Rod Liddle

Of course Obama’s black, but that’s not the problem

Of course Obama's black, but that's not the problem
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Much though I like and respect the chap, isn’t Jonathan Freedland slightly overstating the case? The headline to his Guardian article read: “If Obama can’t defeat the Republican headbangers our planet is doomed.” Later in the piece, Jonny admitted that some might see this assertion as “hyperbolic” or “deranged”. Maybe. My definition of it is high-camp leftist infantilism, for what it’s worth. Freedland’s point was that if Obama can’t push through a few harmless changes to US healthcare without being branded as “an amalgam of Stalin, Hitler and Big Brother” (sic), then what chance does he have of breathing life into Kyoto? Ergo, all the ice will melt, the polar bears will die, the sky will fall in and we will burn or drown.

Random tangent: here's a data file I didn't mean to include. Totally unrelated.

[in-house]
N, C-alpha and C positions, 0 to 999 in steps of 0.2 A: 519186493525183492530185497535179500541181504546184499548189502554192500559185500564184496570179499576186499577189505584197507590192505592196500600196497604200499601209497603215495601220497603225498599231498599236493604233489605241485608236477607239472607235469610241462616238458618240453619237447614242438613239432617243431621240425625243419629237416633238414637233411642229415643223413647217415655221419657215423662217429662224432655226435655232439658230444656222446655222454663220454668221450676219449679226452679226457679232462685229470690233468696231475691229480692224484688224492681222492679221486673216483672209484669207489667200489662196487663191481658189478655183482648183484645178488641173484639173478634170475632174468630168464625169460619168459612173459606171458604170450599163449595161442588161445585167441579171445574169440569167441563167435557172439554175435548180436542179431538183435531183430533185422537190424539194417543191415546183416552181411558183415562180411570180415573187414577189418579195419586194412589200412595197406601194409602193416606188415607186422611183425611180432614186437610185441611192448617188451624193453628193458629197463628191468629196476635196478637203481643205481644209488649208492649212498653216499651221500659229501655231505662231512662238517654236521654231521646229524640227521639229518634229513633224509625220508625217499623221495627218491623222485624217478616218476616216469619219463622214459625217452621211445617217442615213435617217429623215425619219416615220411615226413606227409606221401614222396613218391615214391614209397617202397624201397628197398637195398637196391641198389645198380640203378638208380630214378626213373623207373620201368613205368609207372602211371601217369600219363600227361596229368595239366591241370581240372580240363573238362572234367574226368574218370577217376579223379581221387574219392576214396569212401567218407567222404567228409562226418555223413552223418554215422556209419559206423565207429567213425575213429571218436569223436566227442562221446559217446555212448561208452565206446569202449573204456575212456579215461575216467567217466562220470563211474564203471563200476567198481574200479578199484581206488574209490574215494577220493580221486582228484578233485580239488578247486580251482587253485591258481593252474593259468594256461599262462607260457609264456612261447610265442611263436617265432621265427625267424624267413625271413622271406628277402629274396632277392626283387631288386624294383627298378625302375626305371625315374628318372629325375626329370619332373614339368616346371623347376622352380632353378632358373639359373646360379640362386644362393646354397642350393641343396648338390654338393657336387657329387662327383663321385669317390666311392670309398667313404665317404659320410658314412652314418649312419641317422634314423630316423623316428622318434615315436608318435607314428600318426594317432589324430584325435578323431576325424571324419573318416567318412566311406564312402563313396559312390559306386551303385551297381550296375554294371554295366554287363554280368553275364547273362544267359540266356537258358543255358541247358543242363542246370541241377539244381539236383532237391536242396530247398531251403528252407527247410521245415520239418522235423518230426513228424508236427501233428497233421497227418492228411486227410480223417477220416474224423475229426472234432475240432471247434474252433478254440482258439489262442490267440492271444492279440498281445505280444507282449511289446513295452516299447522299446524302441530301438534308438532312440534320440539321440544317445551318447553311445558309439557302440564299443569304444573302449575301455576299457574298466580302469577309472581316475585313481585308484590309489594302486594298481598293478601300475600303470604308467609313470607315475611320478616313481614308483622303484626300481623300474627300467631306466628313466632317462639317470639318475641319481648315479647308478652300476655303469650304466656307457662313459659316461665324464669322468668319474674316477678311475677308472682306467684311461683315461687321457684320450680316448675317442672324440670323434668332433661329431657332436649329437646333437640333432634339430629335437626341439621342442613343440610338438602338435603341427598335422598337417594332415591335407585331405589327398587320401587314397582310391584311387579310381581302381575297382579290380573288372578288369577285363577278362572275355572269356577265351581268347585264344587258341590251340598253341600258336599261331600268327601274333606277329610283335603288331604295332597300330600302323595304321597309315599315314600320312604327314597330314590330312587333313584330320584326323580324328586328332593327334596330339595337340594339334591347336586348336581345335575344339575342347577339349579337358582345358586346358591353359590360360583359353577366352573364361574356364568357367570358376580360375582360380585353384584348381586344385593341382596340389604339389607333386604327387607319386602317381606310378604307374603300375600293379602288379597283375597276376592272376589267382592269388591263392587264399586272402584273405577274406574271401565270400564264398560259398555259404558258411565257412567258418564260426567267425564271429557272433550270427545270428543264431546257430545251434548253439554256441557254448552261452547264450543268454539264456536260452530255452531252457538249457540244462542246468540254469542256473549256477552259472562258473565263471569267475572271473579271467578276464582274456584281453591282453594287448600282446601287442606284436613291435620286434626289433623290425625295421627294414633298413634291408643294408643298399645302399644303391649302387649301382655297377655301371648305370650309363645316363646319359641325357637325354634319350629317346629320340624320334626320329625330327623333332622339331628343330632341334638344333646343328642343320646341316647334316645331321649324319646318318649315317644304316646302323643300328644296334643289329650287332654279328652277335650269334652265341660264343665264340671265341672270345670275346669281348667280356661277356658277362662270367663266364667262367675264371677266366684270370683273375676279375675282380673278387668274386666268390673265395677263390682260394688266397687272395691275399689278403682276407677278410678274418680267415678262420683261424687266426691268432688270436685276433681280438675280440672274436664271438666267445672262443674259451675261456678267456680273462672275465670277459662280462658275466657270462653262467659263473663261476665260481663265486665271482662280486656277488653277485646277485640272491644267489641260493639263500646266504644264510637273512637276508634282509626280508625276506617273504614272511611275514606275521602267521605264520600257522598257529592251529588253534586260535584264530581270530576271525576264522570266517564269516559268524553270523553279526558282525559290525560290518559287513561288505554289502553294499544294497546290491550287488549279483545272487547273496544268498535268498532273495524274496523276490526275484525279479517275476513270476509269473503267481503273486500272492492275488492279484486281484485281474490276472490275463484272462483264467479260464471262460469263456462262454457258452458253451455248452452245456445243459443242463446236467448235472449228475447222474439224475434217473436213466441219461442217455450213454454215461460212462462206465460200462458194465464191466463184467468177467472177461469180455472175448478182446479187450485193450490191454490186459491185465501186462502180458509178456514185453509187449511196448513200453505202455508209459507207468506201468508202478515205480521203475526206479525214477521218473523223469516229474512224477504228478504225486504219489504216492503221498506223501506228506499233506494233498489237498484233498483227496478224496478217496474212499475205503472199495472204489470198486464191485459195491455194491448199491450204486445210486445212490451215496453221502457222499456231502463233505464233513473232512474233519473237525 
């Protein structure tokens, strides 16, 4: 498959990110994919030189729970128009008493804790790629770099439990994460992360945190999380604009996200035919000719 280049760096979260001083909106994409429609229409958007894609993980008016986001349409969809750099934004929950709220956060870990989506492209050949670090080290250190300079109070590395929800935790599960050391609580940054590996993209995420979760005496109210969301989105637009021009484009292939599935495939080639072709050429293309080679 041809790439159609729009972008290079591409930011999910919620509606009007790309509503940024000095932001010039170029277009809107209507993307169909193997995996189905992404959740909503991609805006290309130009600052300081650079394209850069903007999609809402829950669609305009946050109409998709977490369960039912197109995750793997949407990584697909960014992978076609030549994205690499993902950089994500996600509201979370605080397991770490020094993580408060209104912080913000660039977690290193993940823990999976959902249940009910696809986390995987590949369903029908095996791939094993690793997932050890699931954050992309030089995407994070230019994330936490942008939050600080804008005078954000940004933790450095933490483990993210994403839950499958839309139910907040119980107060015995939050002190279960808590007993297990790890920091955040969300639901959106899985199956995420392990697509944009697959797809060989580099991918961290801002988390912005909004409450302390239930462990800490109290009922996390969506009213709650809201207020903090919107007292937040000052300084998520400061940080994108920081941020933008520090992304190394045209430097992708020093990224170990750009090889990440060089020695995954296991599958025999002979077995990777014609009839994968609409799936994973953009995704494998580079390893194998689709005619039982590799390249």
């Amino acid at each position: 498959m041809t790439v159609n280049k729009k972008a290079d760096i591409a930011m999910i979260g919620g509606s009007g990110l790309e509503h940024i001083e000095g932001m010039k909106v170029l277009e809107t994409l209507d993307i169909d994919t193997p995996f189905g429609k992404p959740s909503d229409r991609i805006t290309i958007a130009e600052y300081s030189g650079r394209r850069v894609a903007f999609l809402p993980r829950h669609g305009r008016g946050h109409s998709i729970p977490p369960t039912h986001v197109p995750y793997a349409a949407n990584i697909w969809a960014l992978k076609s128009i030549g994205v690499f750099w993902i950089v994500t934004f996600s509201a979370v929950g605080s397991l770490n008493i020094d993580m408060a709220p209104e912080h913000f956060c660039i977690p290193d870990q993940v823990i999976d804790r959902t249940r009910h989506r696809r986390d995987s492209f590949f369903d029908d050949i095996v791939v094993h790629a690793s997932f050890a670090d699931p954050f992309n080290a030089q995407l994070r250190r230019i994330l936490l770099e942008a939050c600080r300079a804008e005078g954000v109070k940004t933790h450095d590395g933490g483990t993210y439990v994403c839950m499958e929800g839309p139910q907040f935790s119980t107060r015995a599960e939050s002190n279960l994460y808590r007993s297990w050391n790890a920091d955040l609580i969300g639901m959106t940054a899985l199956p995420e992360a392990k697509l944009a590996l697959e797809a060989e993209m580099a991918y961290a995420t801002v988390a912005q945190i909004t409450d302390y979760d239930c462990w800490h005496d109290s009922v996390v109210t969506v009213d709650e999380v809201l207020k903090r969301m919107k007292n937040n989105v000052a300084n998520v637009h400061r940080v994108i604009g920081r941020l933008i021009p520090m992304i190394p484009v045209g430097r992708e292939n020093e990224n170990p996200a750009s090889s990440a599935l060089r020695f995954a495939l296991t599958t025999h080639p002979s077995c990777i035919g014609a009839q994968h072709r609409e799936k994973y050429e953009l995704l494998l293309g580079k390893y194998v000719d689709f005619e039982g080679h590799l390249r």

Elsewhere, Jimmy Carter has blamed Obama’s problems upon the fact that he is black and a lot of Americans are racist; this has been the mantra for most of the left – the opposition to Obama is a consequence not of mistrust of his policies, but mistrust of his skin colour. I don’t doubt that a small minority of those who dislike Obama feel that way because he is black. But it seems to me incontestable that Obama was elected not in spite of being black, but precisely because he was black. The election became, in the end, a sort of America-feel-good-about-itself telethon, with that clever little Bob the Builder rhetoric of Can we do it, yes we can! Never in a million years would a white candidate with Obama’s policies become president – and I speak as a McGovern Democrat who thinks, on the whole, that Obama doesn’t go far enough. The hysteria about race, then, strikes me as being hypocritical and beside the point.